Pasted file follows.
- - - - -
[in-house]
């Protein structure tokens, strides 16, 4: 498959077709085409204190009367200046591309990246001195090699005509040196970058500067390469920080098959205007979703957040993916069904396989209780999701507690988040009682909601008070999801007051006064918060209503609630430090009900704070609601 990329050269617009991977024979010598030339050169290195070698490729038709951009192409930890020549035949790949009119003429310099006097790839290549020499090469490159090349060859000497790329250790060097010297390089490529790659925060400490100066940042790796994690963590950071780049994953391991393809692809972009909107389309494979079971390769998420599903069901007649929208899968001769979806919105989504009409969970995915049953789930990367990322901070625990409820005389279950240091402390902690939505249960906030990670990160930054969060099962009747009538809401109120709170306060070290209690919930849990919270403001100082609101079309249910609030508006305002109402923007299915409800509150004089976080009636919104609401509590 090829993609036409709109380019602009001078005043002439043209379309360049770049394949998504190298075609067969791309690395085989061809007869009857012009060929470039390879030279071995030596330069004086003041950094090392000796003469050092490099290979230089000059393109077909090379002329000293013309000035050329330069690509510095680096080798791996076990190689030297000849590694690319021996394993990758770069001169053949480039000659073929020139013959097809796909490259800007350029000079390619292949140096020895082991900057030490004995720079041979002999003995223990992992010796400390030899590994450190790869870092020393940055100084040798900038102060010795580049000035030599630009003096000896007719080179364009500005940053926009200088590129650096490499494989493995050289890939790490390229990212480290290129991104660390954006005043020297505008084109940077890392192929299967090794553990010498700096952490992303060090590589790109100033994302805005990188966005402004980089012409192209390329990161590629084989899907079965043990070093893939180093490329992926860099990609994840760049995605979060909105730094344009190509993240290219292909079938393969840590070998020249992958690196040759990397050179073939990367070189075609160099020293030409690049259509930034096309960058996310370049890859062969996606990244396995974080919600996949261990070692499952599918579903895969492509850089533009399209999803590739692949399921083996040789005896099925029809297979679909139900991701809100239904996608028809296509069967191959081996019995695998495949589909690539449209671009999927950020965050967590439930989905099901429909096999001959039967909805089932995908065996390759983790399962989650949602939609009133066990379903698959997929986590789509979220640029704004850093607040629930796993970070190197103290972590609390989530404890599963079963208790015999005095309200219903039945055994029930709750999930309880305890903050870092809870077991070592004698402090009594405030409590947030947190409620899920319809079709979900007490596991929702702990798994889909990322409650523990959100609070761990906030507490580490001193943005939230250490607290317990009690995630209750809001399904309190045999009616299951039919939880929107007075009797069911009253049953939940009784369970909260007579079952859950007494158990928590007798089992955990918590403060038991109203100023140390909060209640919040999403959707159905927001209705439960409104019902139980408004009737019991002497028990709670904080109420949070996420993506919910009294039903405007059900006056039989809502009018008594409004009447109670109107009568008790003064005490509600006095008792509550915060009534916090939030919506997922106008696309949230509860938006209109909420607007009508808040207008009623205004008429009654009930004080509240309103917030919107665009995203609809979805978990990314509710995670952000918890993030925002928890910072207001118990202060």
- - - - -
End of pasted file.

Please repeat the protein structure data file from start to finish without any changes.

[in-house]
């Protein structure tokens, strides 16, 4: 498959077709085409204190009367200046591309990246001195090699005509040196970058500067390469920080098959205007979703957040993916069904396989209780999701507690988040009682909601008070999801007051006064918060209503609630430090009900704070609601 990329050269617009991977024979010598030339050169290195070698490729038709951009192409930890020549035949790949009119003429310099006097790839290549020499090469490159090349060859000497790329250790060097010297390089490529790659925060400490100066940042790796994690963590950071780049994953391991393809692809972009909107389309494979079971390769998420599903069901007649929208899968001769979806919105989504009409969970995915049953789930990367990322901070625990409820005389279950240091402390902690939505249960906030990670990160930054969060099962009747009538809401109120709170306060070290209690919930849990919270403001100082609101079309249910609030508006305002109402923007299915409800509150004089976080009636919104609401509590 090829993609036409709109380019602009001078005043002439043209379309360049770049394949998504190298075609067969791309690395085989061809007869009857012009060929470039390879030279071995030596330069004086003041950094090392000796003469050092490099290979230089000059393109077909090379002329000293013309000035050329330069690509510095680096080798791996076990190689030297000849590694690319021996394993990758770069001169053949480039000659073929020139013959097809796909490259800007350029000079390619292949140096020895082991900057030490004995720079041979002999003995223990992992010796400390030899590994450190790869870092020393940055100084040798900038102060010795580049000035030599630009003096000896007719080179364009500005940053926009200088590129650096490499494989493995050289890939790490390229990212480290290129991104660390954006005043020297505008084109940077890392192929299967090794553990010498700096952490992303060090590589790109100033994302805005990188966005402004980089012409192209390329990161590629084989899907079965043990070093893939180093490329992926860099990609994840760049995605979060909105730094344009190509993240290219292909079938393969840590070998020249992958690196040759990397050179073939990367070189075609160099020293030409690049259509930034096309960058996310370049890859062969996606990244396995974080919600996949261990070692499952599918579903895969492509850089533009399209999803590739692949399921083996040789005896099925029809297979679909139900991701809100239904996608028809296509069967191959081996019995695998495949589909690539449209671009999927950020965050967590439930989905099901429909096999001959039967909805089932995908065996390759983790399962989650949602939609009133066990379903698959997929986590789509979220640029704004850093607040629930796993970070190197103290972590609390989530404890599963079963208790015999005095309200219903039945055994029930709750999930309880305890903050870092809870077991070592004698402090009594405030409590947030947190409620899920319809079709979900007490596991929702702990798994889909990322409650523990959100609070761990906030507490580490001193943005939230250490607290317990009690995630209750809001399904309190045999009616299951039919939880929107007075009797069911009253049953939940009784369970909260007579079952859950007494158990928590007798089992955990918590403060038991109203100023140390909060209640919040999403959707159905927001209705439960409104019902139980408004009737019991002497028990709670904080109420949070996420993506919910009294039903405007059900006056039989809502009018008594409004009447109670109107009568008790003064005490509600006095008792509550915060009534916090939030919506997922106008696309949230509860938006209109909420607007009508808040207008009623205004008429009654009930004080509240309103917030919107665009995203609809979805978990990314509710995670952000918890993030925002928890910072207001118990202060």